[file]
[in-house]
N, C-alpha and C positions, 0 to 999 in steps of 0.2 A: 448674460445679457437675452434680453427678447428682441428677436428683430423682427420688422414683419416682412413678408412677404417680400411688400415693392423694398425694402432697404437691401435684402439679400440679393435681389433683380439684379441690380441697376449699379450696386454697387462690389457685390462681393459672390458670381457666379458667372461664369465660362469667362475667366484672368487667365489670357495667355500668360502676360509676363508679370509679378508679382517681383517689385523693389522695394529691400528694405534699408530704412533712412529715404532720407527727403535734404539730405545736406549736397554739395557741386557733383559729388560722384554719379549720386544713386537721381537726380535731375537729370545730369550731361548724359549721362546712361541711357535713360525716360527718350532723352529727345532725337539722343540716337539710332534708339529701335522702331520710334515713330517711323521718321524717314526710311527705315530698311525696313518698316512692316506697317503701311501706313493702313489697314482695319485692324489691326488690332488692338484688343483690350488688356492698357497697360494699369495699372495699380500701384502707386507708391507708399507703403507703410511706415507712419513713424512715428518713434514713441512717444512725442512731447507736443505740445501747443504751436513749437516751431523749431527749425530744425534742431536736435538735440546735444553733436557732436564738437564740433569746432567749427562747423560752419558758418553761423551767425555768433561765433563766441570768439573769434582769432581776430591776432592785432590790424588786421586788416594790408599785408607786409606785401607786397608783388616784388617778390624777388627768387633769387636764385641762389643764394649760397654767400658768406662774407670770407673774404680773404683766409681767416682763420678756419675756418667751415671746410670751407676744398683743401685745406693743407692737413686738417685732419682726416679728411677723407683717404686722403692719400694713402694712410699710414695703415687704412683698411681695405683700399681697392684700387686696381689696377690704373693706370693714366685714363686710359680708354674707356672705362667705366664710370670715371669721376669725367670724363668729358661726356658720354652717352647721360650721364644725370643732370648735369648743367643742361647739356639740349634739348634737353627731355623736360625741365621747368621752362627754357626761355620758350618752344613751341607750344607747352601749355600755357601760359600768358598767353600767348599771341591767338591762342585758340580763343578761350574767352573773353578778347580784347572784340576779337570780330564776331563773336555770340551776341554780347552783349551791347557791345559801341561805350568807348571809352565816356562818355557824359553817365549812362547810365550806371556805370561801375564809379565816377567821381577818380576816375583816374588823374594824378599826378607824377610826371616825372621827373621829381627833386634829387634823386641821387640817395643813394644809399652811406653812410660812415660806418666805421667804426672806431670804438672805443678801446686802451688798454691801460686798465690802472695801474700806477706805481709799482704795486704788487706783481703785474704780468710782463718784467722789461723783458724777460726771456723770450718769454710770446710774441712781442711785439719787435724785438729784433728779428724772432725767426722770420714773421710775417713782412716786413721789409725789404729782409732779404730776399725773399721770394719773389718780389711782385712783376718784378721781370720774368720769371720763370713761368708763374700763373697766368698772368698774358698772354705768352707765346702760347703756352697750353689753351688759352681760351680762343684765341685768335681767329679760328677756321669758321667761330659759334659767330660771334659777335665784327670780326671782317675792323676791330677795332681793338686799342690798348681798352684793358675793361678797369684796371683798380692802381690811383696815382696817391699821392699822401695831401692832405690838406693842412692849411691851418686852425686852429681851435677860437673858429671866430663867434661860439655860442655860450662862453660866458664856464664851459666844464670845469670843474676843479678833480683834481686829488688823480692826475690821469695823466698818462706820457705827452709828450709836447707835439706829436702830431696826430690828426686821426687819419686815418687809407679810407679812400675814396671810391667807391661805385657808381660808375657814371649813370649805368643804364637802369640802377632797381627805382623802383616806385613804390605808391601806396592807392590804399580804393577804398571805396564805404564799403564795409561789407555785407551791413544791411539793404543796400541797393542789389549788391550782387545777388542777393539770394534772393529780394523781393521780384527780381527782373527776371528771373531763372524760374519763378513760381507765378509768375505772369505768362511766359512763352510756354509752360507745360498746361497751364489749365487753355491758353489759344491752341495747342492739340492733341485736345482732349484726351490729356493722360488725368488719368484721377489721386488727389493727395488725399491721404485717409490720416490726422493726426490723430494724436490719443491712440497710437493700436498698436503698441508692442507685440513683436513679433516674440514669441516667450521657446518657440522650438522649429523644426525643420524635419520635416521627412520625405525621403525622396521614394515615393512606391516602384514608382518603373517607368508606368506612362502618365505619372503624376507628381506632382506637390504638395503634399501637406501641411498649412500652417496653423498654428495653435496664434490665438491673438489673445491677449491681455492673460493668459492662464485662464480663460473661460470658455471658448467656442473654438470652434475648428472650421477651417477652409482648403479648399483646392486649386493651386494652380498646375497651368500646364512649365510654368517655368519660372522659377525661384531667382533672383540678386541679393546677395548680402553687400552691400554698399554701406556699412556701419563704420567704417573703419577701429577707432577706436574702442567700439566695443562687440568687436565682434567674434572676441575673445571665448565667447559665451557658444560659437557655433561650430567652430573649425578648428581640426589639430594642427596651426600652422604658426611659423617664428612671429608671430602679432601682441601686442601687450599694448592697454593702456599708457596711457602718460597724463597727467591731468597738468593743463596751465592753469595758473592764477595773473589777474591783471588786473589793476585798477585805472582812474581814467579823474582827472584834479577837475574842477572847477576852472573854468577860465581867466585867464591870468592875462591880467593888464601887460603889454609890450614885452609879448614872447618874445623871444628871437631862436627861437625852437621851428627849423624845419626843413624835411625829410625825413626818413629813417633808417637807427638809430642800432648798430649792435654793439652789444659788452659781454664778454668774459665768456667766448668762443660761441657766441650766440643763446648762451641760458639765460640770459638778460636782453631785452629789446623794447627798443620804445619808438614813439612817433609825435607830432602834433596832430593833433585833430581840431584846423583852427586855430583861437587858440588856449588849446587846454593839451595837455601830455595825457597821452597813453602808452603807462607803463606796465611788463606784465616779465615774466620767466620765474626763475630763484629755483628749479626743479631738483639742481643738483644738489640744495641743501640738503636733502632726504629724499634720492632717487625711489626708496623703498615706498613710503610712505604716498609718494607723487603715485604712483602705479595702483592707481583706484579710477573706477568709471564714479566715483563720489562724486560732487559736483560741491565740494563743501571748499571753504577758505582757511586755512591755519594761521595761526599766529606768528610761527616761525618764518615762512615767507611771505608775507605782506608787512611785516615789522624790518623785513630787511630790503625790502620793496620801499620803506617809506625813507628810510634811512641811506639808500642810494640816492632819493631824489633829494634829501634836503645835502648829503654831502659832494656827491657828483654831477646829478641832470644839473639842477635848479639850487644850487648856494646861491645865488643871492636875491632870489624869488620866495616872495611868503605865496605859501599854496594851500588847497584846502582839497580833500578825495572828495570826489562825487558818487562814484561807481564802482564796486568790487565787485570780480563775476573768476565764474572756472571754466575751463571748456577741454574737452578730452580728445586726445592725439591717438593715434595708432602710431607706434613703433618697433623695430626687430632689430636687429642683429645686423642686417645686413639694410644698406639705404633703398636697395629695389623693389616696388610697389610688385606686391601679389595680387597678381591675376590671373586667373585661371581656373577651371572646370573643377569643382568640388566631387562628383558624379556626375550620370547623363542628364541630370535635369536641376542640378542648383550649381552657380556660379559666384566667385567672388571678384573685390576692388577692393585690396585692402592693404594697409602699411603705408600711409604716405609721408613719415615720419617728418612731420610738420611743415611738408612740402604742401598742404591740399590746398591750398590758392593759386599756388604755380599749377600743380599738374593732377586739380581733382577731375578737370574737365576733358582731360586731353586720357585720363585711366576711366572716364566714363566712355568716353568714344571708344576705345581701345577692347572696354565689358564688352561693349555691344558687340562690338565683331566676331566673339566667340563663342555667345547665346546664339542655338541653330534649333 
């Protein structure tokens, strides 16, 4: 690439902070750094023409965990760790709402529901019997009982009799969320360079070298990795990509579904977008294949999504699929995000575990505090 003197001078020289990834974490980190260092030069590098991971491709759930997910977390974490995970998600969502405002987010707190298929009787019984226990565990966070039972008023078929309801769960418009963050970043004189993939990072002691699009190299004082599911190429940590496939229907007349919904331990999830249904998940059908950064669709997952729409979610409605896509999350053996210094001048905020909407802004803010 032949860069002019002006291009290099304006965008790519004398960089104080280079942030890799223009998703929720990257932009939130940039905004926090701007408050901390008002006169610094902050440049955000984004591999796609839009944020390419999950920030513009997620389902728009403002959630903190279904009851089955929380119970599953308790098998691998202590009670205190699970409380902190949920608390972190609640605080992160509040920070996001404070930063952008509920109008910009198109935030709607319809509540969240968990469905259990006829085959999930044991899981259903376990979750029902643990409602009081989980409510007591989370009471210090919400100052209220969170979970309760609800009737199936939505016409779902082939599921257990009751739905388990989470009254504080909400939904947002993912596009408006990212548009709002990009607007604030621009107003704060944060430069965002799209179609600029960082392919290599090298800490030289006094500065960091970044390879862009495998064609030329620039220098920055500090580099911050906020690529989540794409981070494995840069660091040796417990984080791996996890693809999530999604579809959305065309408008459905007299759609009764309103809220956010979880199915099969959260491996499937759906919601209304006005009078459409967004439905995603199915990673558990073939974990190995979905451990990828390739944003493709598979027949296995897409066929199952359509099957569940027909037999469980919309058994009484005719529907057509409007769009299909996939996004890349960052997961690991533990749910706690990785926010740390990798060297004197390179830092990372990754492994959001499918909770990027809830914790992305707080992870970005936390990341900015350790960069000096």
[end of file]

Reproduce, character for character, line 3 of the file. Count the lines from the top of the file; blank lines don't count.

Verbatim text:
């Protein structure tokens, strides 16, 4: 690439902070750094023409965990760790709402529901019997009982009799969320360079070298990795990509579904977008294949999504699929995000575990505090 003197001078020289990834974490980190260092030069590098991971491709759930997910977390974490995970998600969502405002987010707190298929009787019984226990565990966070039972008023078929309801769960418009963050970043004189993939990072002691699009190299004082599911190429940590496939229907007349919904331990999830249904998940059908950064669709997952729409979610409605896509999350053996210094001048905020909407802004803010 032949860069002019002006291009290099304006965008790519004398960089104080280079942030890799223009998703929720990257932009939130940039905004926090701007408050901390008002006169610094902050440049955000984004591999796609839009944020390419999950920030513009997620389902728009403002959630903190279904009851089955929380119970599953308790098998691998202590009670205190699970409380902190949920608390972190609640605080992160509040920070996001404070930063952008509920109008910009198109935030709607319809509540969240968990469905259990006829085959999930044991899981259903376990979750029902643990409602009081989980409510007591989370009471210090919400100052209220969170979970309760609800009737199936939505016409779902082939599921257990009751739905388990989470009254504080909400939904947002993912596009408006990212548009709002990009607007604030621009107003704060944060430069965002799209179609600029960082392919290599090298800490030289006094500065960091970044390879862009495998064609030329620039220098920055500090580099911050906020690529989540794409981070494995840069660091040796417990984080791996996890693809999530999604579809959305065309408008459905007299759609009764309103809220956010979880199915099969959260491996499937759906919601209304006005009078459409967004439905995603199915990673558990073939974990190995979905451990990828390739944003493709598979027949296995897409066929199952359509099957569940027909037999469980919309058994009484005719529907057509409007769009299909996939996004890349960052997961690991533990749910706690990785926010740390990798060297004197390179830092990372990754492994959001499918909770990027809830914790992305707080992870970005936390990341900015350790960069000096």